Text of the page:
Second, clinical status was not assessed. Participants who were feeling more stressed, depressed and anxious at baseline may have been suffering from particular disorders, making them less motivated, therefore practicing less and taking longer to complete the course. One of the benefits of this online course is anonymity, so the only data requested are date of birth, gender, measures and self-report practice. The current research suggests that a self-referred (and therefore perhaps more motivated) non-clinical sample of participants who are ‘highly stressed’, ‘moderately depressed’ and ‘moderately anxious’ do benefit from the course, but we do not yet know how beneficial the course would be for samples with particular disorders or clinical symptoms or who are referred by clinicians. Self-referral and willingness to pay for a course may make these study outcomes less generalisable for the UK where people do not have to pay, but more generalisable to other health systems in the world.
Finally, self-reported practice may not be accurate. That the course can be taken at a preferred pace is beneficial, but means that the weekly reported practice levels may not reflect how much actual practice is being completed; for example, the total amount of practice may be higher for those who completed the course over a longer time period. In future, it might be beneficial to ask more specifically about whether practice was completed in minutes or a number of days, or to collect the data for when participants completed practice logs so that the time they spent on each week could be determined. This information was unavailable at the time of this investigation but is something which could be implemented in future.
Despite these limitations, it is encouraging that the changes in perceived stress, anxiety and depression are comparable to other online interventions, to mindfulness courses delivered in person and to IAPT interventions. This result is surprising as having group and therapist interaction during a course is expected to be an important factor in recovery. Yet the comparative large effect sizes may be actually due to the mode of delivery, whereby those participants signing up to an online course of their own accord prefer to access the mindfulness exercises from their homes or other familiar surroundings, enabling them to use the learned skills in situations where they might be more readily recalled and more effectively used. That there was a further significant decrease in negative mood 1 month on is encouraging and suggests continued use of the skills learnt.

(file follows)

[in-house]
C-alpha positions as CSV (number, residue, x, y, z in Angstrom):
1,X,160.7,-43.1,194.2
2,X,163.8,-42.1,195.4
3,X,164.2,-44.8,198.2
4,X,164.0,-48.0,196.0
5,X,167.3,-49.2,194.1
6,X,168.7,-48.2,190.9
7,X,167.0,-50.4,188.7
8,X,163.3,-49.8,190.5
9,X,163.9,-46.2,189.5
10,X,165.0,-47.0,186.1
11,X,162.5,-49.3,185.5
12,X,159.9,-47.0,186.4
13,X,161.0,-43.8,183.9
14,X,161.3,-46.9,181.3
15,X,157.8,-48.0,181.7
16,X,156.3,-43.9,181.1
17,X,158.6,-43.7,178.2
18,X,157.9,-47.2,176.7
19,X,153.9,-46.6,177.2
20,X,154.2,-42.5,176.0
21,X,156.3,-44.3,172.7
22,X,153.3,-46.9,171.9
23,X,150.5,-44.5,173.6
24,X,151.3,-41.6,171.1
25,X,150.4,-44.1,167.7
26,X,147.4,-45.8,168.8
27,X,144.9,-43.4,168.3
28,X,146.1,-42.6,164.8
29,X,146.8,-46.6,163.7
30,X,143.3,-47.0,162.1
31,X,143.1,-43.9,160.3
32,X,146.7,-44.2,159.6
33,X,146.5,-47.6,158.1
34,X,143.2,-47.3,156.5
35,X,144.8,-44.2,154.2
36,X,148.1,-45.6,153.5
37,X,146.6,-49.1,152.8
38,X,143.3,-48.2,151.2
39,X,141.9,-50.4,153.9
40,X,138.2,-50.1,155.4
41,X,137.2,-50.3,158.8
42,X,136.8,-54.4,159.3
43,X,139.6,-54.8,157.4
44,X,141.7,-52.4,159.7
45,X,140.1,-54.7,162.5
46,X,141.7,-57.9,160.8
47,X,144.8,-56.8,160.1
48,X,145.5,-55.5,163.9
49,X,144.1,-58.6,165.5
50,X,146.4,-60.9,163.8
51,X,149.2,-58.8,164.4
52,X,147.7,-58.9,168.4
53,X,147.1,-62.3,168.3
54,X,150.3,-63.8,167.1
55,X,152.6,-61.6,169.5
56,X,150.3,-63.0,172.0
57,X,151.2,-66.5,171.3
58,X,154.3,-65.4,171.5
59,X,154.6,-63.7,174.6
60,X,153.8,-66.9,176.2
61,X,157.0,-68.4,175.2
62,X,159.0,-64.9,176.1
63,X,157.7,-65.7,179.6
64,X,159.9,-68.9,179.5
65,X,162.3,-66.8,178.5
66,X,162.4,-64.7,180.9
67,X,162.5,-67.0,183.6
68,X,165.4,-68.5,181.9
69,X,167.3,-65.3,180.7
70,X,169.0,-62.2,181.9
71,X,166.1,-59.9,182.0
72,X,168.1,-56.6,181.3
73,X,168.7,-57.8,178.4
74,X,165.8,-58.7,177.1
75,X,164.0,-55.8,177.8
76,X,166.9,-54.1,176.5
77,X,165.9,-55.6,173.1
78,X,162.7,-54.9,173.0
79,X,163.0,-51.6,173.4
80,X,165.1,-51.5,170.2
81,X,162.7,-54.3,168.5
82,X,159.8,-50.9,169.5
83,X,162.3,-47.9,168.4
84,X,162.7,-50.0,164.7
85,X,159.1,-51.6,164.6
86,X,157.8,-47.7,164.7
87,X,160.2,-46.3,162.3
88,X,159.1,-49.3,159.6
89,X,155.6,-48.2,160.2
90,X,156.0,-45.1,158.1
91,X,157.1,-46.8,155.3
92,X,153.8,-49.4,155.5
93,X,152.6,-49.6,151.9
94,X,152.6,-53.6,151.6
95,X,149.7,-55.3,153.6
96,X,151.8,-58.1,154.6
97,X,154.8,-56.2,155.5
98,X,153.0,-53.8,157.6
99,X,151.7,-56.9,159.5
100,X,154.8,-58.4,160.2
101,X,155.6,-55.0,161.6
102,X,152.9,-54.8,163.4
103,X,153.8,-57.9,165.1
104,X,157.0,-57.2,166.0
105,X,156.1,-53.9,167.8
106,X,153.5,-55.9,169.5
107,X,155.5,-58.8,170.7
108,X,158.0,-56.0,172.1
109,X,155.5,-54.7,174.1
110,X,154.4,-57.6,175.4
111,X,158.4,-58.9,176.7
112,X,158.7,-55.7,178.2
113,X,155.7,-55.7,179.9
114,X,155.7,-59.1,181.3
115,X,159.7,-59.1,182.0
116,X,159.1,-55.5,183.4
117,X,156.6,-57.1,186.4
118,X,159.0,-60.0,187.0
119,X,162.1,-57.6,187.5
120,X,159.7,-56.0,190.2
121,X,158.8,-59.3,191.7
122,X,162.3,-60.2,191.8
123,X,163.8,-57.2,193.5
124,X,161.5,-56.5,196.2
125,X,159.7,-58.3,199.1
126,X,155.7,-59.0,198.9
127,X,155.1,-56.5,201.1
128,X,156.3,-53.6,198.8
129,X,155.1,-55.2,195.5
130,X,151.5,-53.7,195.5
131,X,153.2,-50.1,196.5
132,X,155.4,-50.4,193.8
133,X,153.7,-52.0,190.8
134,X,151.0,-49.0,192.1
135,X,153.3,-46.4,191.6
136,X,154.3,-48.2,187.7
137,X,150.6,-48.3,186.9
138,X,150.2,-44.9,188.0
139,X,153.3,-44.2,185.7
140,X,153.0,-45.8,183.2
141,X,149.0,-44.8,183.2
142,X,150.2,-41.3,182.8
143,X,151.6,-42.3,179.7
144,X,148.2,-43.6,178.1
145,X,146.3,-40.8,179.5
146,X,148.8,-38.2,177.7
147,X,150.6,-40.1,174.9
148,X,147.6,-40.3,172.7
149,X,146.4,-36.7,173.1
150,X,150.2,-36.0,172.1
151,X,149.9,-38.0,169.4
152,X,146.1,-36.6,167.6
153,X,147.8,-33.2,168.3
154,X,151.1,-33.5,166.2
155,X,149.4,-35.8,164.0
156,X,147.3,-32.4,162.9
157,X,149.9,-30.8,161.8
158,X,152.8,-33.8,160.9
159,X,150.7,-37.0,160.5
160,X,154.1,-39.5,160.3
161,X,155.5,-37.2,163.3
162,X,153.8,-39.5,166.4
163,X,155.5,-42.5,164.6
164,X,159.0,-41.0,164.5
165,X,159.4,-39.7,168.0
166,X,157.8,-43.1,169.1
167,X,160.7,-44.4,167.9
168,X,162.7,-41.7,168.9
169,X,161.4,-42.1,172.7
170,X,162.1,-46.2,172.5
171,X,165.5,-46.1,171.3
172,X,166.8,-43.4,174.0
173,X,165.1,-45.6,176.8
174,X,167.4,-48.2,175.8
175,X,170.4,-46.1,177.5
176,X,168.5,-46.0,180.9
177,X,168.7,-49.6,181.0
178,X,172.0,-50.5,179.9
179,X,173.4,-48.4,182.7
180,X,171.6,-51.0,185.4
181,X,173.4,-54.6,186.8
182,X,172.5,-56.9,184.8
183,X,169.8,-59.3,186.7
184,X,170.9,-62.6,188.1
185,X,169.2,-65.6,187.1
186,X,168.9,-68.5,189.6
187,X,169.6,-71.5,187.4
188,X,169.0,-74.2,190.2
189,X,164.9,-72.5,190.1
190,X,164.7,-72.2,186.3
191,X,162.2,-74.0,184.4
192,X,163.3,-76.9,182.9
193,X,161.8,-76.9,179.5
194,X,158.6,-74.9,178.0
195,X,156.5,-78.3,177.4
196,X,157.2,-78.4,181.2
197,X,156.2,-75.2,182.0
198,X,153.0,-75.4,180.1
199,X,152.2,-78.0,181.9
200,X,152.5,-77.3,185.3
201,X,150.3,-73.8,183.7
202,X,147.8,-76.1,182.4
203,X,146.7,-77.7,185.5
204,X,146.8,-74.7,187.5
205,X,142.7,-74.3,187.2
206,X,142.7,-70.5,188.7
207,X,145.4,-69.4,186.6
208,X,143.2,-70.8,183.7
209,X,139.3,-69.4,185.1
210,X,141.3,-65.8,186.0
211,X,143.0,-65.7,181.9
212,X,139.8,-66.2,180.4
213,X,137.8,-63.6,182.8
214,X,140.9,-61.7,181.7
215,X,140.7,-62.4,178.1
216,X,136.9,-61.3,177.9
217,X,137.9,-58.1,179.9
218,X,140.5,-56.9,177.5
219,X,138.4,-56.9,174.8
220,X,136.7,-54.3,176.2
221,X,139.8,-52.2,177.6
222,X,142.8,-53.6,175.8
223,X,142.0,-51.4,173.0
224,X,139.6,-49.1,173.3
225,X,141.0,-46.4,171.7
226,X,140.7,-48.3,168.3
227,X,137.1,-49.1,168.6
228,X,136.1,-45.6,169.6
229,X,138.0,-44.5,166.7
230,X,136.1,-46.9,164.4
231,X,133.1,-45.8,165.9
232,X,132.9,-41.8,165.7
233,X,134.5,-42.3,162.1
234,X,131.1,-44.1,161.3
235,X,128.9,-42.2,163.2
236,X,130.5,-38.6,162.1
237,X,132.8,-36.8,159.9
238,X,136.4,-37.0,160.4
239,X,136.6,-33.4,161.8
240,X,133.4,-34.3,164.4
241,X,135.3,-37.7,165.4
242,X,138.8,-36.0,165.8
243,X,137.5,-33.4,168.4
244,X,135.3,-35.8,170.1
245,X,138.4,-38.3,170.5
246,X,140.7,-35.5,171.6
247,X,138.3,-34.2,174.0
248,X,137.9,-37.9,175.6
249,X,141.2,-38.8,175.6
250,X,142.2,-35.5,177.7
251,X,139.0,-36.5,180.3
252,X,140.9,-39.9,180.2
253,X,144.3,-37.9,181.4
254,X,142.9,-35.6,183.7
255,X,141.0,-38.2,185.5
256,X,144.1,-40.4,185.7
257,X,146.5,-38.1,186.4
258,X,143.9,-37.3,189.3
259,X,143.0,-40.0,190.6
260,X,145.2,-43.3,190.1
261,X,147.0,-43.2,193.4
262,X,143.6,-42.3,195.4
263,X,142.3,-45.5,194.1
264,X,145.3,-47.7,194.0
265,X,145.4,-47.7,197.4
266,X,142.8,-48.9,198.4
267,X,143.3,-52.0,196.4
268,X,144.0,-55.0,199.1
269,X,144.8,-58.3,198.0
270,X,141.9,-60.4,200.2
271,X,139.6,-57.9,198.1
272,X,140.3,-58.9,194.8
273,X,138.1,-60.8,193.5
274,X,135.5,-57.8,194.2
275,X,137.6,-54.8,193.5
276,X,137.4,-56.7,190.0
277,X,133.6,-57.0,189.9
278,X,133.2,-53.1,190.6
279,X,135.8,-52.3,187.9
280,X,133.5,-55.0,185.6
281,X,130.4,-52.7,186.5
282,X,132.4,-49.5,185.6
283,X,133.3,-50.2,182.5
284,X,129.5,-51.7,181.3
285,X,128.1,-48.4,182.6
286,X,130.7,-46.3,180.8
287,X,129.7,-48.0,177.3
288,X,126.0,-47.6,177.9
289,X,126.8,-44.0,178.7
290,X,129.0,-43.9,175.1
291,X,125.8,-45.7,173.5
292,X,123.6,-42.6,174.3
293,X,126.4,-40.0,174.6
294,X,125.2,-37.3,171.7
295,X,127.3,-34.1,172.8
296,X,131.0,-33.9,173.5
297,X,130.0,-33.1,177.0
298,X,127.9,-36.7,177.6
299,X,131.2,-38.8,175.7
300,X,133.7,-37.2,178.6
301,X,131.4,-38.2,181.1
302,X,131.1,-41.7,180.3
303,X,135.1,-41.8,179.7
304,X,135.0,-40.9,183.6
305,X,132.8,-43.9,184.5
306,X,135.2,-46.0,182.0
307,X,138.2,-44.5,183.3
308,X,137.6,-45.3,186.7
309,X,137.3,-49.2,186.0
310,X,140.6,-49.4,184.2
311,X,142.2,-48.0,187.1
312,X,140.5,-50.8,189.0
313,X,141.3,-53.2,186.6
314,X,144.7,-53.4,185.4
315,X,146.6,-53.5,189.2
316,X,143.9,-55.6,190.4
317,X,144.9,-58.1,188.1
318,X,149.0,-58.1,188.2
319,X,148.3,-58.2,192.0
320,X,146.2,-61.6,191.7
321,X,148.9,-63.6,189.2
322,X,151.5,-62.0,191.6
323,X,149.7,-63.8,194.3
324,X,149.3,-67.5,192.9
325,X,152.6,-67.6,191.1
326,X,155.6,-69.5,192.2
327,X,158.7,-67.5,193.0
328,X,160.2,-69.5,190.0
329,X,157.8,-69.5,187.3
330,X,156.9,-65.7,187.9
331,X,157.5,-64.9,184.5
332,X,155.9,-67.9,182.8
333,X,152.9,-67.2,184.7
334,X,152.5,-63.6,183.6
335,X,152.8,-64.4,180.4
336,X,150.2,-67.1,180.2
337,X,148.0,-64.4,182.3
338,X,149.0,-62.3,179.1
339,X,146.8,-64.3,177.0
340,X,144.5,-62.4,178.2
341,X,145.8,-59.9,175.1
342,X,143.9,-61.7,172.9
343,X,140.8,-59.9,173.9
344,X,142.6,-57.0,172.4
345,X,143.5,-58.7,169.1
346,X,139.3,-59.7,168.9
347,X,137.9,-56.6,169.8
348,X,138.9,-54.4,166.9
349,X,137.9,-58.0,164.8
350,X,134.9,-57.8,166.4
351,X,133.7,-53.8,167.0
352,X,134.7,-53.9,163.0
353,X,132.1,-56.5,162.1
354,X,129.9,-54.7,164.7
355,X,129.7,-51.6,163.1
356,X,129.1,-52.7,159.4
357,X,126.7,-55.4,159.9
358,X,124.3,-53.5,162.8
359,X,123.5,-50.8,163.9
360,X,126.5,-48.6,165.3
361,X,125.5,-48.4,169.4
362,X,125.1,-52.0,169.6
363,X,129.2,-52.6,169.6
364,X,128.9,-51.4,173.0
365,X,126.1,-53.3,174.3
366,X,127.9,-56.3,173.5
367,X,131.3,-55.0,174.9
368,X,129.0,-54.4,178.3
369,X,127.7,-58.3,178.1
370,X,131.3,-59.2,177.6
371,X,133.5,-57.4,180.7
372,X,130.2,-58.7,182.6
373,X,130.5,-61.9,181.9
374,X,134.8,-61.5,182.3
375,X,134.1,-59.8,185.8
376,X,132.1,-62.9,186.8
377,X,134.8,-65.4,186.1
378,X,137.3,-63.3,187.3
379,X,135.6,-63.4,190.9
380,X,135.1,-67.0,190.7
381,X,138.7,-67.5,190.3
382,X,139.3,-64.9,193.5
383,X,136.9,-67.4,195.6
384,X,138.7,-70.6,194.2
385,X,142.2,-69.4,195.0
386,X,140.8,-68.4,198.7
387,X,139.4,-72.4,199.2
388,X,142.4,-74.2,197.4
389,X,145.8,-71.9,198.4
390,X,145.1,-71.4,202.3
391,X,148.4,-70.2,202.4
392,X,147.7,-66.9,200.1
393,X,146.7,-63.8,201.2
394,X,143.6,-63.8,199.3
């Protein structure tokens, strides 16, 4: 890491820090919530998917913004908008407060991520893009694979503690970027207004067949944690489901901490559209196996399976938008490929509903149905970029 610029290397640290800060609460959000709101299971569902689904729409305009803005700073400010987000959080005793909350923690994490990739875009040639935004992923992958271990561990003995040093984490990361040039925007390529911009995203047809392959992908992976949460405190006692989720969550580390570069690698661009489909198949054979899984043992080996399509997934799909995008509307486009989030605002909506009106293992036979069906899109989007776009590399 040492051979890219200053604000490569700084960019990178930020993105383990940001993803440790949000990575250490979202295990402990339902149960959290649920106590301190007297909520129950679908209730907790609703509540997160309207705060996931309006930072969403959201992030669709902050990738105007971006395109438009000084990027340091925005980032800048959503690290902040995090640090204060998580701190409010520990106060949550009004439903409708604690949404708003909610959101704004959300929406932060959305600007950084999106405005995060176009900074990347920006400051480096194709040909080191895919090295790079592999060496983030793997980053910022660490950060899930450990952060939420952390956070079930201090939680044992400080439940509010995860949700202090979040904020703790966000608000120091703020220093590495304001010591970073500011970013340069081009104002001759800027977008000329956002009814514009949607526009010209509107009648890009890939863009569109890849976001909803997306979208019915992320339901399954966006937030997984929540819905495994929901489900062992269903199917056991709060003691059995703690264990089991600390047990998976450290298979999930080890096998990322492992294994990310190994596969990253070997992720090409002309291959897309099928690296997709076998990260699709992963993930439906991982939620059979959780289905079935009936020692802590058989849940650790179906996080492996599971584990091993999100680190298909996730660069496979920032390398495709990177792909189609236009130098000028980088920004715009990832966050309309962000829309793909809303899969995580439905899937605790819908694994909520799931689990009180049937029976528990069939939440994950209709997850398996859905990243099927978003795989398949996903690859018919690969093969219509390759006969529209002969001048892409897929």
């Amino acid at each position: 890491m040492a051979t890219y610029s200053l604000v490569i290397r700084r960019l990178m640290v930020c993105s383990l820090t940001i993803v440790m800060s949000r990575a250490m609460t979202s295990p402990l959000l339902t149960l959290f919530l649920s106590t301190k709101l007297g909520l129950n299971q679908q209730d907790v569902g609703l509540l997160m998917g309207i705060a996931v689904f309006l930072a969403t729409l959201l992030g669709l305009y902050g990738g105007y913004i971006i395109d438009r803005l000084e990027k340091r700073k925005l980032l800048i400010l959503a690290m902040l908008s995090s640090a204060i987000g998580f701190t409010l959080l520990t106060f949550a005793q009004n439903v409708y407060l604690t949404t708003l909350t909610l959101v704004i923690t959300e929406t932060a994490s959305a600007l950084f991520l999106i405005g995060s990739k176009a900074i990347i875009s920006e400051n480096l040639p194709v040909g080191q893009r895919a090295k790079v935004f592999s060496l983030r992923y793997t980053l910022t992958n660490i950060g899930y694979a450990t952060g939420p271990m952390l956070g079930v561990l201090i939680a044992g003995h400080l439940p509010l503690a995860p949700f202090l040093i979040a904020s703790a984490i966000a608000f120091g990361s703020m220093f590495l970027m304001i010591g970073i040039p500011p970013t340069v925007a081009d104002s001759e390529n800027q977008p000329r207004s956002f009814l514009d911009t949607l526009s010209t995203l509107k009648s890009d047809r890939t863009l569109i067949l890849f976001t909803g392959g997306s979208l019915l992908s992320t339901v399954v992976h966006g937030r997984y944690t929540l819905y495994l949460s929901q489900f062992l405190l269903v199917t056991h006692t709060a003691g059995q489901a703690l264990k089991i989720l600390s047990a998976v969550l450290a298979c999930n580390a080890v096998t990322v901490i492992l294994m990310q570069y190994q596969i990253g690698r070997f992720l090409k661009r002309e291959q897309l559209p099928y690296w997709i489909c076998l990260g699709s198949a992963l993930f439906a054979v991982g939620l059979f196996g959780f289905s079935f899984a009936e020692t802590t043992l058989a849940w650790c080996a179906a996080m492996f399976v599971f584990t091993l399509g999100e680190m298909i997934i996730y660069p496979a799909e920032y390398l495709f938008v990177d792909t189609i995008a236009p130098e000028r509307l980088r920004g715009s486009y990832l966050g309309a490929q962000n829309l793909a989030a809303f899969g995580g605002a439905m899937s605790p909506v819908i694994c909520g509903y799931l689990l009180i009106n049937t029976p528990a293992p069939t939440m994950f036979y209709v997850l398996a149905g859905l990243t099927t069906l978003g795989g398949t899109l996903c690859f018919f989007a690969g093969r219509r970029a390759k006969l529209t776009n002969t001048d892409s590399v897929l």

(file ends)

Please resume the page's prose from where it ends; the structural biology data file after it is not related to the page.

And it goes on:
Participants who were more stressed, depressed and anxious at baseline tended to practice less and take more time to complete the course. These participants may have been less motivated and less able to complete the exercises in the weekly time frames because of their low mood. This result contrasts with our previous preliminary study where participants who were more stressed tended to practice more. It is unclear why the result differs from the previous finding, except that these are two different samples, recruited at different time points and with different advertising. When the second sample was signing up to the course, the website was more popular, so perhaps more people tried it who actually felt too low to complete the course or do as much practice as their healthier counterparts. However, despite the lower levels of practice, these participants had outcomes comparable to those who practiced more.
In conclusion, the results for the effectiveness and feasibility of this online mindfulness course look promising. The mode of delivery seems to be an acceptable way of completing a mindfulness course and appears to decrease stress, anxiety and depression. That the effects shown compare to those found for mindfulness courses delivered in person shows potential for future internet interventions delivered to those otherwise unable to receive helpful interventions. Further research is warranted to investigate the mechanisms of change, to examine the change compared to a control group and compared to face-to-face mindfulness interventions and to explore potential benefits for other populations.
The authors would like to thank Richard Latham and Scott King of Wellmind Media Ltd, for their help in developing the online intervention, and Paul Bristow of the Mental Health Foundation, for his continued support.
Contributors EC and MW contributed to the first draft, which was written by AK. The intervention was developed by MW, SK and RL. AK, EC and MW designed the analysis plan, and AK analysed the data. All authors critically revised the manuscript and approved the final version. AK is the guarantor.
Funding This research received no specific grant from any funding agency in the public, commercial or not-for-profit sectors.
Competing interests The Mental Health Foundation receives a fee from the intervention. None of the authors receive any payment personally; there are no other relationships or activities that could appear to have influenced the submitted work. The data were handled and analysed securely and confidentially by AK at the University of Oxford.
Provenance and peer review Not commissioned; externally peer reviewed.
Data sharing statement There is no additional unpublished data, except for the anonymous raw data which will be uploaded to Dryad.